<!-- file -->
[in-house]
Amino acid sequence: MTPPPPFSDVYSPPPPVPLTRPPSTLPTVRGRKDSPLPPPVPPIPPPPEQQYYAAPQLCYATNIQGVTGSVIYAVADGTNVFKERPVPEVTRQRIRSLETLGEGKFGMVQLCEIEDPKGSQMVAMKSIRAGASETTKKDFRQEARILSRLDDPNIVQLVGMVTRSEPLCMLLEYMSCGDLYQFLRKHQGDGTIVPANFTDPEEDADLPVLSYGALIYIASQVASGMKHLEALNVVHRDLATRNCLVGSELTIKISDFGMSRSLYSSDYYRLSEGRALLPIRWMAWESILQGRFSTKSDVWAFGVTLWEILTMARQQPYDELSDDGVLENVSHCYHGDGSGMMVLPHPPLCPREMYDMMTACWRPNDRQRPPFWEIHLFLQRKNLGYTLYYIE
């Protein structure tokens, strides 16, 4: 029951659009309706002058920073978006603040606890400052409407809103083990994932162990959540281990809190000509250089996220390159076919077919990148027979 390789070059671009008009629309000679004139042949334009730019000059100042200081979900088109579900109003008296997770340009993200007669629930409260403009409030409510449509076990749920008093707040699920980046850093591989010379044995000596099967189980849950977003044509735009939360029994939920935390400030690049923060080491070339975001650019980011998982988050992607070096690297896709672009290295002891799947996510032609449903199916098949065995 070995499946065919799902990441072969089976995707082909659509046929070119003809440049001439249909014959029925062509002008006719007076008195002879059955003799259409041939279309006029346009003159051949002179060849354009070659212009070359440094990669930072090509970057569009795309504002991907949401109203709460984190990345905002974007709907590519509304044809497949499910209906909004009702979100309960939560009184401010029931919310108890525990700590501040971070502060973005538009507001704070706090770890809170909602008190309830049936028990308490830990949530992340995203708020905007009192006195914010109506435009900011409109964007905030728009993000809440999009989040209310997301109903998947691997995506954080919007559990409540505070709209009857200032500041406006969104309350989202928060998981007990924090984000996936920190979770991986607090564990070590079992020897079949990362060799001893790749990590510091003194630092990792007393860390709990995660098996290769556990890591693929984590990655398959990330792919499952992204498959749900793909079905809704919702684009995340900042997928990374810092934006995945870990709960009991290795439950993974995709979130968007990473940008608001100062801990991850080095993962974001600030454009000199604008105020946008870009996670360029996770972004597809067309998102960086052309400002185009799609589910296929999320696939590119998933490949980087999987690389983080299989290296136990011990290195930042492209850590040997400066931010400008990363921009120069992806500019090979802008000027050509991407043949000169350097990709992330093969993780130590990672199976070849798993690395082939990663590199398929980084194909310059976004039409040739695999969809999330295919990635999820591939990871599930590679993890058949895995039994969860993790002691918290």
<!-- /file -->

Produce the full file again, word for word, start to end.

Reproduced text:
[in-house]
Amino acid sequence: MTPPPPFSDVYSPPPPVPLTRPPSTLPTVRGRKDSPLPPPVPPIPPPPEQQYYAAPQLCYATNIQGVTGSVIYAVADGTNVFKERPVPEVTRQRIRSLETLGEGKFGMVQLCEIEDPKGSQMVAMKSIRAGASETTKKDFRQEARILSRLDDPNIVQLVGMVTRSEPLCMLLEYMSCGDLYQFLRKHQGDGTIVPANFTDPEEDADLPVLSYGALIYIASQVASGMKHLEALNVVHRDLATRNCLVGSELTIKISDFGMSRSLYSSDYYRLSEGRALLPIRWMAWESILQGRFSTKSDVWAFGVTLWEILTMARQQPYDELSDDGVLENVSHCYHGDGSGMMVLPHPPLCPREMYDMMTACWRPNDRQRPPFWEIHLFLQRKNLGYTLYYIE
């Protein structure tokens, strides 16, 4: 029951659009309706002058920073978006603040606890400052409407809103083990994932162990959540281990809190000509250089996220390159076919077919990148027979 390789070059671009008009629309000679004139042949334009730019000059100042200081979900088109579900109003008296997770340009993200007669629930409260403009409030409510449509076990749920008093707040699920980046850093591989010379044995000596099967189980849950977003044509735009939360029994939920935390400030690049923060080491070339975001650019980011998982988050992607070096690297896709672009290295002891799947996510032609449903199916098949065995 070995499946065919799902990441072969089976995707082909659509046929070119003809440049001439249909014959029925062509002008006719007076008195002879059955003799259409041939279309006029346009003159051949002179060849354009070659212009070359440094990669930072090509970057569009795309504002991907949401109203709460984190990345905002974007709907590519509304044809497949499910209906909004009702979100309960939560009184401010029931919310108890525990700590501040971070502060973005538009507001704070706090770890809170909602008190309830049936028990308490830990949530992340995203708020905007009192006195914010109506435009900011409109964007905030728009993000809440999009989040209310997301109903998947691997995506954080919007559990409540505070709209009857200032500041406006969104309350989202928060998981007990924090984000996936920190979770991986607090564990070590079992020897079949990362060799001893790749990590510091003194630092990792007393860390709990995660098996290769556990890591693929984590990655398959990330792919499952992204498959749900793909079905809704919702684009995340900042997928990374810092934006995945870990709960009991290795439950993974995709979130968007990473940008608001100062801990991850080095993962974001600030454009000199604008105020946008870009996670360029996770972004597809067309998102960086052309400002185009799609589910296929999320696939590119998933490949980087999987690389983080299989290296136990011990290195930042492209850590040997400066931010400008990363921009120069992806500019090979802008000027050509991407043949000169350097990709992330093969993780130590990672199976070849798993690395082939990663590199398929980084194909310059976004039409040739695999969809999330295919990635999820591939990871599930590679993890058949895995039994969860993790002691918290």